23.Schloesser, R, Hutchinson, M, Joseffer, S, et al.Functional magnetic resonance imaging of human brain activity in a verbal fluency task. J Neurol Neurosurg Psychiatry. 1998;94:492498.
24.Witelson, S. Neural sexual mosaicism: sexual differentiation of the human temporo-parietal region for functional symmetry. Psychoneuroendocrinology. 1991;16:131153.
25.McGlone, J. Sex differences in human brain asymmetry: a critical survey. Behav Brain Sci 1980;3:215263.
26.Fox, NA. If it's not left, it's right: electroencephalograph asymmetry and the development of emotion. Am Psychol. 1991;46:863872.
27.Davidson, RJ. EEG measures of cerebral asymmetry: conceptual and methodological issues. Int J Neurosci. 1988;39:7189.
28.Davidson, RJ, Fox, NA. Frontal brain asymmetry predicts infants' response to maternal separation. J Abnorm Psychol. 1989;98:127131.
29.Robinson, RG, Boston, JD, Starkstein, SE, Price, TR. Comparisons of mania and depression after brain injury: causal factors. Am J Psychiatry. 1988;145:172178.
30.Starkstein, SE, Mayberg, HS, Berthier, ML, et al.Mania after brain injury: neuroradiological and metabolic findings. Ann Neurol. 1990,27:652659.
31.Drevets, WC. Functional neuroimaging studies of depression: the anatomy of melancholia. Annu Rev Med. 1998;49:341361.
32.George, MS, Ketter, TA, Parekh, PI, Herscovitch, P, Post, RM. Gender differences in regional cerebral blood flow during transient self-induced sadness or happiness. Biol Psychiatry. 1996;40:859871.
33.Lang, PJ, Bradley, MM, Fitzsimmons, JR. et al.Emotional arousal and activation of the visual cortex: an fMRI analysis. Psychophysiology. 1998;35:199210.
34.Lang, PJ, Greenwald, MK, Bradley, MM, Hamm, AO. Looking at pictures: affective, facial, visceral, and behavioral reactions. Psychophysiology. 1993 30:261273.
35.Isometsä, ET, Henriksson, MM, Aro, H, Heikkinen, ME, Kuoppasalmi, KI, Lönnqvist, JK. Suicide in major depression. Am J Psychiatry. 1994;151:530536.
36.Moscicki, EK. Identification of suicide risk factors using epidemiologic studies. Psychiatr Clin North Am. 1997;20:499517.
37.Young, MA, Fogg, LF, Scheftner, WA, Fawcett, JA. Interactions of risk factors in predicting suicide. Am J Psychiatry. 1994;151:434435.
38.Leibenluft, E, Hardin, TA, Rosenthal, NE. Gender differences in seasonal affective disorder. Depression. 1995;3:1319.
39.Ernst, C, Angst, J. The Zurich Study XII. Sex differences in depression. Evidence from longitudinal epidemiological data. Eur Arch Psychiatry Clin Neurosci. 1992;241:222230.
40.Young, MA, Fogg, LF, Scheftner, WA, Keller, MB, Fawcett, JA. Sex differences in the lifetime prevalence of depression: does varying the diagnostic criteria reduce the female/male ratio? J Affect Disord. 1990;18:187192.
41.Frank, E, Carpenter, LL, Kupfer, DJ. Sex differences in recurrent depression: are there any that are significant? Am J Psychiatry. 1988;145:4145.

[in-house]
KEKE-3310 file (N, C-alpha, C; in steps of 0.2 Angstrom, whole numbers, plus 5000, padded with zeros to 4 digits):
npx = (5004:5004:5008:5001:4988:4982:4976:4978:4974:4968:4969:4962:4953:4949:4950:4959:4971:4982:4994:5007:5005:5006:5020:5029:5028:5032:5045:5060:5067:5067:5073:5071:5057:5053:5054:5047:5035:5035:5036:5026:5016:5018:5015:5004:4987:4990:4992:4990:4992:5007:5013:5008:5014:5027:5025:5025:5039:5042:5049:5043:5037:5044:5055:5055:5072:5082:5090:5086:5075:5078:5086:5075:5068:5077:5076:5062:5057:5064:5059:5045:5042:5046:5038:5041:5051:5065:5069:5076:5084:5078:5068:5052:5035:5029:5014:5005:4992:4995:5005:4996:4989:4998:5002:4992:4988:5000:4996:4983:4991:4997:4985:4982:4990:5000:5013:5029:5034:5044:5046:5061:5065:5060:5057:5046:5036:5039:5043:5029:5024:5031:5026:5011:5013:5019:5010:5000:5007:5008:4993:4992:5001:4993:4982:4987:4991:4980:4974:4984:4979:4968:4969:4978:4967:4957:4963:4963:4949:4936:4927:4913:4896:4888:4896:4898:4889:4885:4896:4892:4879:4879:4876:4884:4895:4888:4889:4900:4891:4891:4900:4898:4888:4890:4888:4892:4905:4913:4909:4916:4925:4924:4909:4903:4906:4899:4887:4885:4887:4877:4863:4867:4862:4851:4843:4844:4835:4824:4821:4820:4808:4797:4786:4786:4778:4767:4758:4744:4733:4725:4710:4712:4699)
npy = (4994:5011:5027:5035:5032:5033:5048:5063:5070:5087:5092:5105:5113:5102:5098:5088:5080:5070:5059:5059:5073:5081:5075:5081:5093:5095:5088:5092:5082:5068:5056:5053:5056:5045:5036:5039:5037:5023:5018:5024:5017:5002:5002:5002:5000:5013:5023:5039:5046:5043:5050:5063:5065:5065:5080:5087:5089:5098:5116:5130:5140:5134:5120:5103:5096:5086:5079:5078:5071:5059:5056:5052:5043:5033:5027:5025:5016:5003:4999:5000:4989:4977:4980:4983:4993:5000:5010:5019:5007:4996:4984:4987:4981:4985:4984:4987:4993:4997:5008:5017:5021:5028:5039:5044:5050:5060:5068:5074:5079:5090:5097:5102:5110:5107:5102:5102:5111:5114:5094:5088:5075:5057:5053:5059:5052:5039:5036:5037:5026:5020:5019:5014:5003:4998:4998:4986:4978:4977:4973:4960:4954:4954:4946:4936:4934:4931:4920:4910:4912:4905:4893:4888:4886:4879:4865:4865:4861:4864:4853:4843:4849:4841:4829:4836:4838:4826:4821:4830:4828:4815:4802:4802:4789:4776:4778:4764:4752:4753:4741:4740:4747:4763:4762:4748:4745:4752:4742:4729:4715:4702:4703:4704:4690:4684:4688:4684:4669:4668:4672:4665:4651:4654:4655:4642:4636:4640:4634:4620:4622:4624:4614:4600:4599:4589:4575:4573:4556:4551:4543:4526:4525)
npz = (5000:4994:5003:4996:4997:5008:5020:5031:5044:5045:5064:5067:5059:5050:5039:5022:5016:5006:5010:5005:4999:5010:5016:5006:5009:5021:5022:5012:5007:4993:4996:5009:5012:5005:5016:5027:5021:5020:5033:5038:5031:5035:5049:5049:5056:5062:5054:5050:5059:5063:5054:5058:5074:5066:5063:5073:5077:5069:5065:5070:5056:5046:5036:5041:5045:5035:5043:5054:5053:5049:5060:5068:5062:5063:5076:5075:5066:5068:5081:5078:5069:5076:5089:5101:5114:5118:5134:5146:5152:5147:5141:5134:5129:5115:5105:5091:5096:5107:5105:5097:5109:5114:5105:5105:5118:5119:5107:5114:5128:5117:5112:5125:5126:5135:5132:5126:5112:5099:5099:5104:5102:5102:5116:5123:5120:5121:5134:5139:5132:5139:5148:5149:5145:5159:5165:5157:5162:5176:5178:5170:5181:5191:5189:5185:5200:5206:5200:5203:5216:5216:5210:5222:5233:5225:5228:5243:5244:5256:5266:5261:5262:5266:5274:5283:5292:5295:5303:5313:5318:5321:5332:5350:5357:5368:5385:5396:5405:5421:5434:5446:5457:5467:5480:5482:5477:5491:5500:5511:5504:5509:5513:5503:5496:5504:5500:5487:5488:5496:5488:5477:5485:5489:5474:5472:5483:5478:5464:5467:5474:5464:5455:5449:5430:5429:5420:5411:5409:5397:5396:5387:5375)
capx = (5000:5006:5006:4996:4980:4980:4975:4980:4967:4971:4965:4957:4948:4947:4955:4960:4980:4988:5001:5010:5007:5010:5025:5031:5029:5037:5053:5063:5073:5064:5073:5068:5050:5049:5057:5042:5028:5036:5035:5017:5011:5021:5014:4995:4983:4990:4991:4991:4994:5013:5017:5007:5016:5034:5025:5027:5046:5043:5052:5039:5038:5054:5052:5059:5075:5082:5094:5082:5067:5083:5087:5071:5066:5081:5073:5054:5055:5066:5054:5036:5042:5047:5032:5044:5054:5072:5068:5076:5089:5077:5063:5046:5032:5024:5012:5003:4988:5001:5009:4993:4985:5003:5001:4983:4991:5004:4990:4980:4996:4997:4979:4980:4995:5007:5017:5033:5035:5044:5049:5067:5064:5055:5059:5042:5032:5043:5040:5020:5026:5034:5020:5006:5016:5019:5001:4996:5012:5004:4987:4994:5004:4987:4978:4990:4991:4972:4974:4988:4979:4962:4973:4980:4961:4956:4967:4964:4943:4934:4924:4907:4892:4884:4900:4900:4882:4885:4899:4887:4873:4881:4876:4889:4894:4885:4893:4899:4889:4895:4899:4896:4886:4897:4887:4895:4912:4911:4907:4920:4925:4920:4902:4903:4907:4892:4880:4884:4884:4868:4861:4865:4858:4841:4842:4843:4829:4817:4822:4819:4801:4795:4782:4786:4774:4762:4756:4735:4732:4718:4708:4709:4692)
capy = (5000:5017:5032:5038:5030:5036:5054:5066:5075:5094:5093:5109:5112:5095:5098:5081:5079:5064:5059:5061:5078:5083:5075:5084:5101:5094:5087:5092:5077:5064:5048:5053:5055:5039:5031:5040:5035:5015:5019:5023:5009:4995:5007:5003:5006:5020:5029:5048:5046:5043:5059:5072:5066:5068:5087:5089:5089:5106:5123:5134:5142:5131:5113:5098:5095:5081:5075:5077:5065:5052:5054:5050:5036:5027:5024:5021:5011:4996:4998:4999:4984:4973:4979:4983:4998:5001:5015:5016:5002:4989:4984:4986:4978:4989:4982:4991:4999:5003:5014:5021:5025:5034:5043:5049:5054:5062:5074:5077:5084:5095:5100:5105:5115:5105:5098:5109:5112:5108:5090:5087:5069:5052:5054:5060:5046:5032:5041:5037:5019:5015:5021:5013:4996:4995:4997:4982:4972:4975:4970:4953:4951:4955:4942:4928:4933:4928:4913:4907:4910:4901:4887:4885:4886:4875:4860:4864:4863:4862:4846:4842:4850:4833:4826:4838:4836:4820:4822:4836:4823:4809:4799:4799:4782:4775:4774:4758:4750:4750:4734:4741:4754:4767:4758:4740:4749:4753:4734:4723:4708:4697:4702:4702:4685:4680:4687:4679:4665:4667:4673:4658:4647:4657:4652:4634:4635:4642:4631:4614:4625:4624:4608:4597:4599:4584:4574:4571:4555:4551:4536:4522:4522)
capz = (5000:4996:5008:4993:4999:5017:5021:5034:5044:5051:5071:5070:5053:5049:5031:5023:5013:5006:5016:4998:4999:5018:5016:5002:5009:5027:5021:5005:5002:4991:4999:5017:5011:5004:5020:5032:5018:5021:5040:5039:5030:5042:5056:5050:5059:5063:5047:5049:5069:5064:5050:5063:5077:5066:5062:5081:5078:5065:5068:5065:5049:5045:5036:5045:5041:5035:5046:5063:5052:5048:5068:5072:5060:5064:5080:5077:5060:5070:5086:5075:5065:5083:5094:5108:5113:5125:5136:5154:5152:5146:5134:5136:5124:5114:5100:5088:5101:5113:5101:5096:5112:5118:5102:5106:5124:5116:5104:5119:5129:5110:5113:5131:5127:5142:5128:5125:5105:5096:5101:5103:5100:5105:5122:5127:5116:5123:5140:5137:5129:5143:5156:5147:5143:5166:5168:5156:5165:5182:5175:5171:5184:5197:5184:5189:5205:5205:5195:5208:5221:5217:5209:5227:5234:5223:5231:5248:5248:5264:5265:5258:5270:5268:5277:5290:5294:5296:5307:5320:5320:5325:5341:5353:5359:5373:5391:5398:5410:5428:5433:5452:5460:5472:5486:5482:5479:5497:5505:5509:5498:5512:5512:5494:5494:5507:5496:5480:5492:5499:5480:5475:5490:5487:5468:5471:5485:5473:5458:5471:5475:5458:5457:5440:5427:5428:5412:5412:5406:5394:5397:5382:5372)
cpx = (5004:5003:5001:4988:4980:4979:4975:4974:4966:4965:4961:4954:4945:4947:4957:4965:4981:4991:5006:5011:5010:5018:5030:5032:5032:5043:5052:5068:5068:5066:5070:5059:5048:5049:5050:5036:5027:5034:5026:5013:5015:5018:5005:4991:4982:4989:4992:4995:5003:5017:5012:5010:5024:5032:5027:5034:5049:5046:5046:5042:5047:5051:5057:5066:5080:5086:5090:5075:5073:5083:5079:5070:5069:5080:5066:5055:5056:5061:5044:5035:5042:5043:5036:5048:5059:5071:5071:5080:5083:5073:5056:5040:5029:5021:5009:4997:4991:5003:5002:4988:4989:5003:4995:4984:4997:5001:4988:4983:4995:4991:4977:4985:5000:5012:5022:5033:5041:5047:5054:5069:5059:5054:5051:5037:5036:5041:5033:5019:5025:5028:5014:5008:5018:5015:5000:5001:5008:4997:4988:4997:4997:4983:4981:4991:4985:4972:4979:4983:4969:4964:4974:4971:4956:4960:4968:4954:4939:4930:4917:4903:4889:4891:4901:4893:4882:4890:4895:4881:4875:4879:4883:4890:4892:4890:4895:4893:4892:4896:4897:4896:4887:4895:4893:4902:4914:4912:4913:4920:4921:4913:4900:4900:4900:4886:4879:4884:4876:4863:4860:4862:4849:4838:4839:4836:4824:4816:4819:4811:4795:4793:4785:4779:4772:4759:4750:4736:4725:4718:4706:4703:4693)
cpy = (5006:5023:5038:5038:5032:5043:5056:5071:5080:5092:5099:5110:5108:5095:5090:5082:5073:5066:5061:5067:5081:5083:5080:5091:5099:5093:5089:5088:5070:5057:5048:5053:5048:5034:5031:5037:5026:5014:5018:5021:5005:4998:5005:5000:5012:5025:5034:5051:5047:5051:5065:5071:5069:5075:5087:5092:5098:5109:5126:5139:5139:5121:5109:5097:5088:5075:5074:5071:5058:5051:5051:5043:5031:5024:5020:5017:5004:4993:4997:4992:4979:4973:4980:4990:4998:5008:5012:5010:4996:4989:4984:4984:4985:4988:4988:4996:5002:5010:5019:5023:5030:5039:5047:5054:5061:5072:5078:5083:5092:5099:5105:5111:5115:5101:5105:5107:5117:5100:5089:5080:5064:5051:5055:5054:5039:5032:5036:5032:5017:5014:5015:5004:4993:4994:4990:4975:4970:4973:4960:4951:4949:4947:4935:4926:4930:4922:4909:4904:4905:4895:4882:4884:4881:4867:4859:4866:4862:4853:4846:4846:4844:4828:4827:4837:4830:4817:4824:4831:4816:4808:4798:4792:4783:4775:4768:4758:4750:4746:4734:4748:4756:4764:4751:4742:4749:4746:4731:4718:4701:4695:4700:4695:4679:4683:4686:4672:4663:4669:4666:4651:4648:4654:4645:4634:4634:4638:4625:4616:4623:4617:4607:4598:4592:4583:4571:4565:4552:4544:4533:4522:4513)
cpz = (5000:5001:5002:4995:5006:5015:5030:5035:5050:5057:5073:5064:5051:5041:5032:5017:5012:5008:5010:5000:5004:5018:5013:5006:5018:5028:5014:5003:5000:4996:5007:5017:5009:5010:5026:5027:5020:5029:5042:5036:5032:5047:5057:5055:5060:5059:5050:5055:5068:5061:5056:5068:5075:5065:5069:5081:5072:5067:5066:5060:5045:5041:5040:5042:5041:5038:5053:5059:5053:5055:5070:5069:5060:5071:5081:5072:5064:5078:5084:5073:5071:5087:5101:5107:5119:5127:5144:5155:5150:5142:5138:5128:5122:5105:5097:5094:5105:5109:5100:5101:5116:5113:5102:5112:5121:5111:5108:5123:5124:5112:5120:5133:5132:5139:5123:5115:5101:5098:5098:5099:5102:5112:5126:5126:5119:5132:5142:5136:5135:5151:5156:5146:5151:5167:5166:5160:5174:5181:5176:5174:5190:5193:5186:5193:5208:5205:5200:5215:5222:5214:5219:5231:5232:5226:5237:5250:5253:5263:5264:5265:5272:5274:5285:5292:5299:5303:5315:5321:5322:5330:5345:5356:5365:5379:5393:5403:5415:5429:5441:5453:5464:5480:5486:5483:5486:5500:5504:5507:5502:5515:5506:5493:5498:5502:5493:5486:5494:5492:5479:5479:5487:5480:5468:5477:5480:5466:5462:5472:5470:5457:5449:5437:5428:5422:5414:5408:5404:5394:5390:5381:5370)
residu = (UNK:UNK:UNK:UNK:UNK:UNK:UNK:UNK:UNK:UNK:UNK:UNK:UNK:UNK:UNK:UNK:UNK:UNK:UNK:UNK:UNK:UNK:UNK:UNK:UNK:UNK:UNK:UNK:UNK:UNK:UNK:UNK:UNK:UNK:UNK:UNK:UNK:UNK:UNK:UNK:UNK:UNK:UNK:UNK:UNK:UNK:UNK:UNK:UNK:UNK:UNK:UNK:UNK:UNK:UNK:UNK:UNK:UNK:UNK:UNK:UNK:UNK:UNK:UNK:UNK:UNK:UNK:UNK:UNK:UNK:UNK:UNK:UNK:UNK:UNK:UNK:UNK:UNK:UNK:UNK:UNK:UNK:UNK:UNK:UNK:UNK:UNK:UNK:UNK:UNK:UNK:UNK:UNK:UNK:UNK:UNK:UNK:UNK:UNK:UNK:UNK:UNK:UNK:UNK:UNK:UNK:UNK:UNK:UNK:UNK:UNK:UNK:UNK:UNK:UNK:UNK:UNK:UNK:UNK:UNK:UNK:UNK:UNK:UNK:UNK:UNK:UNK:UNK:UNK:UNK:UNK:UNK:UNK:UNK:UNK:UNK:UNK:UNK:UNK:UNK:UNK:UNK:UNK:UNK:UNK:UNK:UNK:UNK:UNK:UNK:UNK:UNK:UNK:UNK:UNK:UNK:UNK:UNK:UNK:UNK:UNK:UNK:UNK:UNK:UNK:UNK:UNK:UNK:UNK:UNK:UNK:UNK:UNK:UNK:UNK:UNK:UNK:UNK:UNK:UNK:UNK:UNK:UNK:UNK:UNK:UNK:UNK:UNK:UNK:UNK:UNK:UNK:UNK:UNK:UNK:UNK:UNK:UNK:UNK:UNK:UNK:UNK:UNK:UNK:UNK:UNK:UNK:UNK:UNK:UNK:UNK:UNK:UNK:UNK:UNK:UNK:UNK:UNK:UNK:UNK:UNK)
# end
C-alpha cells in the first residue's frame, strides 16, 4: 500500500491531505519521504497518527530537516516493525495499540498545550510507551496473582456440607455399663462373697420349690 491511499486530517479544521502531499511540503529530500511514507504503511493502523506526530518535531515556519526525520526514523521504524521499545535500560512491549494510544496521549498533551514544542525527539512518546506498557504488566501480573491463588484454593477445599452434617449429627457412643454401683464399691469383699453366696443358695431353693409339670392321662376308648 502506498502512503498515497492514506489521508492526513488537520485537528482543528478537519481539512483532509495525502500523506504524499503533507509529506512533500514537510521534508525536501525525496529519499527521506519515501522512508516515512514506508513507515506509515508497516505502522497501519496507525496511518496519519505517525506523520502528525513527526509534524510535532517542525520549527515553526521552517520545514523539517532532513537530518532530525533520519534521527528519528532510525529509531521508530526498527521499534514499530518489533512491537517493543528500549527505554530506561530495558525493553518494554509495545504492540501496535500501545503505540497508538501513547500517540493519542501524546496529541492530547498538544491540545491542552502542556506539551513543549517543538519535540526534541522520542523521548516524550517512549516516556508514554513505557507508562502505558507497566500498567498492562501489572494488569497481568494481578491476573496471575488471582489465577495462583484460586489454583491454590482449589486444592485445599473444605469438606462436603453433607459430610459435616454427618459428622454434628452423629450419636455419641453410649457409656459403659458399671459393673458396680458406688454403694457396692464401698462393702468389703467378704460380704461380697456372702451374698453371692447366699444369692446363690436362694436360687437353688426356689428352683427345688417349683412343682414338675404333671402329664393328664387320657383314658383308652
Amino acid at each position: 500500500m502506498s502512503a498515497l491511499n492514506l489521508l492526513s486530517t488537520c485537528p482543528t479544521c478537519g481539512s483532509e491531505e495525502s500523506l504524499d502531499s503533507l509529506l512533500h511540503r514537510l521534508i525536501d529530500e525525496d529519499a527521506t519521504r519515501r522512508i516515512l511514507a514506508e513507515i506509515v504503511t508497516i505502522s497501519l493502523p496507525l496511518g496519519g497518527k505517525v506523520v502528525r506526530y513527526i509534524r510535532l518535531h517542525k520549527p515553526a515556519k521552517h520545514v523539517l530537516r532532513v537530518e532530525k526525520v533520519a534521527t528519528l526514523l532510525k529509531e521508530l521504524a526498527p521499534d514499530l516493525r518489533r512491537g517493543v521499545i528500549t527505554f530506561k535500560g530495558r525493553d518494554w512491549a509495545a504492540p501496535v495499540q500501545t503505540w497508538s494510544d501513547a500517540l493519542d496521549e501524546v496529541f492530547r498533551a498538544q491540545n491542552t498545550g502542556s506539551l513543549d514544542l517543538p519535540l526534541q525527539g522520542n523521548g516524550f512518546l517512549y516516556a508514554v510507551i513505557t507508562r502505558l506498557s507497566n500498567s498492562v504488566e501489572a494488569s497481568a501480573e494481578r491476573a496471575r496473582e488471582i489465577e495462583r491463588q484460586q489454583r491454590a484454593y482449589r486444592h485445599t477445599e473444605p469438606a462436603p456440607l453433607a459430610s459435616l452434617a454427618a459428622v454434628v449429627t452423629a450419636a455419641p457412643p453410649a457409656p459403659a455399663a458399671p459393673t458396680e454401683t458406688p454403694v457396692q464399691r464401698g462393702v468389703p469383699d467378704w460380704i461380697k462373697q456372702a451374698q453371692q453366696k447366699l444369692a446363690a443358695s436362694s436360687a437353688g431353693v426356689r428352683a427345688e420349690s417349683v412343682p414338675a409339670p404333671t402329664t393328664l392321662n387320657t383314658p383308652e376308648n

42.Stunkard, AJ, Fernstrom, MH, Price, A, Frank, E, Kupfer, D. Direction of weight change in recurrent depression: consistency across episodes. Arch Gen Psychiatry. 1990;47:857860.
43.Angst, J, Dobler-Mikola, A. Do the diagnostic criteria determine the sex ratio in depression? J Affect Disord. 1984;7:189198.
44.Young, MA, Scheftner, WA, Fawcett, J, Klerman, GL. Gender differences in the clinical features of unipolar depressive disorder. Nerv Ment Dis. 1990;178:200203.
45.Kornstein, SG, Schatzberg, AF, Yonkers, KA, et al.Gender differences in presentation of chronic major depression. Psychopharmacol Bull. 1996;31:711718.
46.Thase, ME, Reynolds, CF, Frank, E, et al.Do depressed men and women respond similarly to cognitive behavior therapy? Am J Psychiatry. 1994;151:500505.
47.Sargeant, JK, Bruce, ML, Florio, LP, Weissman, MM. Factors associated with 1-year outcome of major depression in the community. Arch Gen Psychiatry. 1990;47:519526.
48.Keitner, GI, Ryan, CE, Miller, IW, Kohn, R, Epstein, NB. 12-month outcome of patients with major depression and comorbid psychiatric or medical illness (compound depression). Am J Psychiatry. 1991;148:345350.
49.Winokur, G, Coryell, W, Keller, M, Endicott, J, Akiskal, H. A prospective follow-up of patients with bipolar and primary unipolar affective disorder. Arch Gen Psychiatry. 1993;50:457465.
50.Simpson, HB, Nee, JC, Endicott, J. First-episode major depression. Arch Gen Psychiatry. 1997;54:633639.
51.Zlotnick, C, Shea, MT, Pilkonis, PA, Elkin, I, Ryan, C. Gender, type of treatment, dysfunctional attitudes, social support, life events, and depressive symptoms over naturalistic follow-up. Am J Psychiatry. 1996;153:10211027.
52.American Psychiatric Association. Diagnostic and Statistical Manual of Mental Disorders. 4th ed. Washington, DC: American Psychiatric Association; 1994.